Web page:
Massive social and governmental changes took place in America in the first decades of the twentieth century, fueled by the Progressive Era, World War I, and the Great Depression. Efforts to combat discrimination found expression in biracial activism and reform movements. Hopes for equality soared for many minority groups, but most ended in grave disappointment. The Progressive Era of 1900-1920 brought the largest electoral change in U.S. history. After a decades-long struggle, women gained voting rights under the Nineteenth Amendment in 1920. Despite the adoption of the amendment, however, black women as well as African American men in the South remained disfranchised, as they and poor whites and immigrants were denied or lost voting rights by state-imposed literacy tests and residency and registration requirements.
Military service and increased employment during World War I brought minorities new hopes for greater equality and economic opportunity. Activists argued that fighting to make the world safe for democracy and for the rights of the oppressed would dismantle racial inequality at home. After the war, however, black veterans encountered the same racial restrictions that were in place previously, and many of those who sought wartime job opportunities in the North faced the same discrimination that existed in the Jim Crow South. Hispanics who came to fill worker shortages were viewed merely as cheap labor. By the 1920s and 1930s, Hispanic Americans were fighting for decent wages and organizing farm workers.
After the stock market crash of 1929 and the beginning of the Great Depression, the federal government's New Deal programs offered opportunities for employment reform. Responding to charges that many blacks were the "last hired and first fired," the Roosevelt administration instituted changes that enabled people of all races to obtain needed job training and employment. These programs brought public works employment opportunities to African Americans, especially in the North. Roosevelt also advanced black interests by using his executive powers and avoiding the predominantly southern Democratic majorities of the House and Senate, and by creating the Civil Rights Section of the Justice Department. Those blacks who could vote began switching their party affiliation from Republican to Democrat, thereby becoming the first wave of black voters to shape social and political reform.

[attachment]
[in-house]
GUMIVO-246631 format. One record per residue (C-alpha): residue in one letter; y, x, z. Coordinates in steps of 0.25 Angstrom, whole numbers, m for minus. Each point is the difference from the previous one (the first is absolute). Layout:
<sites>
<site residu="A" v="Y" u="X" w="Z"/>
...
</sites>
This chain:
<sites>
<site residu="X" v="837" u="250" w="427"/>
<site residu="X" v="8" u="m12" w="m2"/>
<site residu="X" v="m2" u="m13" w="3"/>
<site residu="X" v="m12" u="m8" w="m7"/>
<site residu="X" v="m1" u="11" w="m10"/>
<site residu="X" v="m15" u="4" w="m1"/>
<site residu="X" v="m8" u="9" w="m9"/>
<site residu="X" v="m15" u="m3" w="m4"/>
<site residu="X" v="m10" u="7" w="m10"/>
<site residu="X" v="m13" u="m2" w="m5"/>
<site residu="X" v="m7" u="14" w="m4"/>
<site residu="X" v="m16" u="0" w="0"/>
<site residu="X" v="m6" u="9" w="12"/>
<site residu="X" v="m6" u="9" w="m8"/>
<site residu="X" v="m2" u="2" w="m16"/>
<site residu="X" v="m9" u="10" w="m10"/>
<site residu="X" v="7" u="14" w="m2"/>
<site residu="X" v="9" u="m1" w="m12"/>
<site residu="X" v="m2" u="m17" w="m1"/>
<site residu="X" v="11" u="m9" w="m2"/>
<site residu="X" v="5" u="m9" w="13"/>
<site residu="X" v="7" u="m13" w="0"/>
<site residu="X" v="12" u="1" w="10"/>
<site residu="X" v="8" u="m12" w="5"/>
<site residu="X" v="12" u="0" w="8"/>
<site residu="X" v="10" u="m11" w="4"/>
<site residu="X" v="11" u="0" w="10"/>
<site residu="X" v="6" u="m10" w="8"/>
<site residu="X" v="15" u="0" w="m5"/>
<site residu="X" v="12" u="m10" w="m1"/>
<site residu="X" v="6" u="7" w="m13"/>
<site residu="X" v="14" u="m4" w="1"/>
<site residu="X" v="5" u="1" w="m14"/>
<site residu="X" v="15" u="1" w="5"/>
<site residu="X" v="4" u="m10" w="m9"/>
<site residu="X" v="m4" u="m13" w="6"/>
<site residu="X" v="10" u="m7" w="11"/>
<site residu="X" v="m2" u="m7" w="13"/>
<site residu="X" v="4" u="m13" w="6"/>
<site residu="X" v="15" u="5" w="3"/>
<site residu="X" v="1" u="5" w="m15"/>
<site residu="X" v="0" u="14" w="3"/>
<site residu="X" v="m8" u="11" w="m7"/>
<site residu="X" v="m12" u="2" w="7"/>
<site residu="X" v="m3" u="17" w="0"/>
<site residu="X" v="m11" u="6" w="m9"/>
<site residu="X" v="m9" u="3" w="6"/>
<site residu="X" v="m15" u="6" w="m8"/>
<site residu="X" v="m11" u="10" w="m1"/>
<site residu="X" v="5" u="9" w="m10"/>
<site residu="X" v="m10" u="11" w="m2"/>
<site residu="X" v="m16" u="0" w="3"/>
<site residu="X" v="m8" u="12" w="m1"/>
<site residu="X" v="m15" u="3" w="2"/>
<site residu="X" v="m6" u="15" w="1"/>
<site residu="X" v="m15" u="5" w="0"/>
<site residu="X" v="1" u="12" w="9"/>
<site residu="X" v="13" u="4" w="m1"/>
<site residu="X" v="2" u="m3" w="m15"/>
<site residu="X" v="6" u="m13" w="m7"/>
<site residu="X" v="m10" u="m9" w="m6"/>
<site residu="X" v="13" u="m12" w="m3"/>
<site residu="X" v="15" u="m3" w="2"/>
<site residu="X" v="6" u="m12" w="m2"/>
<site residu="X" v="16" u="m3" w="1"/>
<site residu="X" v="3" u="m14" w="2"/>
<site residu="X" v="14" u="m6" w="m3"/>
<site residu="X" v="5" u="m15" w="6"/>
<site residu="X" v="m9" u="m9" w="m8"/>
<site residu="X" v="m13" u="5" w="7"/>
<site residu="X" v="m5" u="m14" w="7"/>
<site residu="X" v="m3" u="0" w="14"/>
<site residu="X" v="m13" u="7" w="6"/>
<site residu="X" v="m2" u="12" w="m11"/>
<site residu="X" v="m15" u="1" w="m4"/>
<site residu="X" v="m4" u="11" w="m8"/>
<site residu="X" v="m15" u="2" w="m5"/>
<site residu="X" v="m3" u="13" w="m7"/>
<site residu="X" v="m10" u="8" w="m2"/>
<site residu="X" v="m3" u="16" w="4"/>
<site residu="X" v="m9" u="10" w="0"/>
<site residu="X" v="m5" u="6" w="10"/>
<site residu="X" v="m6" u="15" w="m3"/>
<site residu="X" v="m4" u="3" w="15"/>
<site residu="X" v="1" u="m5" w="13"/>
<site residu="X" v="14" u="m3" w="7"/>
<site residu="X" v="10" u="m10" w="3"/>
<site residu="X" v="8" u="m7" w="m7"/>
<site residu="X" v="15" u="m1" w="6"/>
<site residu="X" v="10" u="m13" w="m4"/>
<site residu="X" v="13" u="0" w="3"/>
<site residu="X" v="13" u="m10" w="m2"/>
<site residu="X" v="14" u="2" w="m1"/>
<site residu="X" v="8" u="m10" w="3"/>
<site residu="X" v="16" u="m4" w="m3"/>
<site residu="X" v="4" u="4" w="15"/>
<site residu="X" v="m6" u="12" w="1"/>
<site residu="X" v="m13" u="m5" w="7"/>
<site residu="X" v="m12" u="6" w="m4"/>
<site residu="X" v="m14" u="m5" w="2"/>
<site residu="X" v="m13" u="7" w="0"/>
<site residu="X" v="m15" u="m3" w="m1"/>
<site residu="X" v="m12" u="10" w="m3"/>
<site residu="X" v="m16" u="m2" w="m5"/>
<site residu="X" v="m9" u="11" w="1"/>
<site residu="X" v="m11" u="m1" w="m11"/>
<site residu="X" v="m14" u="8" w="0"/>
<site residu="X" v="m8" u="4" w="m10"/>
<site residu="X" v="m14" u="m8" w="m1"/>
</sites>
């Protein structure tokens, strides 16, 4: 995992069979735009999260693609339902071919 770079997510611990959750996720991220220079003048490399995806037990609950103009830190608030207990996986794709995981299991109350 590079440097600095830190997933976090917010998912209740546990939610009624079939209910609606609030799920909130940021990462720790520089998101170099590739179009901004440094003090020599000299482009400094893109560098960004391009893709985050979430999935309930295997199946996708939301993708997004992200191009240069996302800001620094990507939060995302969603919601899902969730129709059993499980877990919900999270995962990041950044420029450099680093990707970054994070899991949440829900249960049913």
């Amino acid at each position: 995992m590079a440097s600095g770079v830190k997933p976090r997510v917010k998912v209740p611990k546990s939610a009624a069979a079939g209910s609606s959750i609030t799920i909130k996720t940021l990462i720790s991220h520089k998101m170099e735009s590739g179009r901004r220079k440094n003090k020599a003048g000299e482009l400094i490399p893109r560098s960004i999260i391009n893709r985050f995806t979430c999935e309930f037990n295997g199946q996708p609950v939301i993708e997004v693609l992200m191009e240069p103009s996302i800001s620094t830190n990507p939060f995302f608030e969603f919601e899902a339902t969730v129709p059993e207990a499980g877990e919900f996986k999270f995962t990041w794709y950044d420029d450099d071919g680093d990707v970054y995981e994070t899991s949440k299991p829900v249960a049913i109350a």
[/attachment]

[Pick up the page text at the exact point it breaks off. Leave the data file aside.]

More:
With the loss of voting rights and continued enforced segregation, minorities began to form organizations to litigate for their civil rights. Examples of such organizations included the National Association for the Advancement of Colored People (NAACP), established in 1909 (initiated as the Niagara Movement in 1905);the National Urban League in 1910;and the Congress of Spanish Speaking People in 1939.
Some organizations began launching legal challenges to segregated schools late in the 1930s. As with the racially segregated schools in the South, southwestern school districts systematically segregated Mexican children into so-called "Mexican schools" or "Mexican classrooms." The first precedent-setting local and state level court cases to desegregate Mexican and African American schooling were decided during this time.
The debate regarding citizenship for Asian immigrants and its accompanying rights continued. Asian immigrants faced changing immigration laws and remained ineligible for citizenship. Sixteen states denied land ownership, among other rights, to Asian Americans. Racial prejudice was reflected blatantly in a 1923 Supreme Court decision that Asian Indians as nonwhites were ineligible for U.S. citizenship, because although ample historical and anthropological evidence established their "whiteness," American society did not accept them as such. Also during this time period, the gay and lesbian movement started taking shape. Social analysts began rejecting prior medical definitions of "inversion" or "homosexuality" as deviant.
Communities of men and women with same-sex affiliations began to grow in urban areas. Their right to gather in public places such as bars was tenuous, and police raids and harassment were common.
Content used with permission from Eastern National's Guidebook to African American History in National Parks.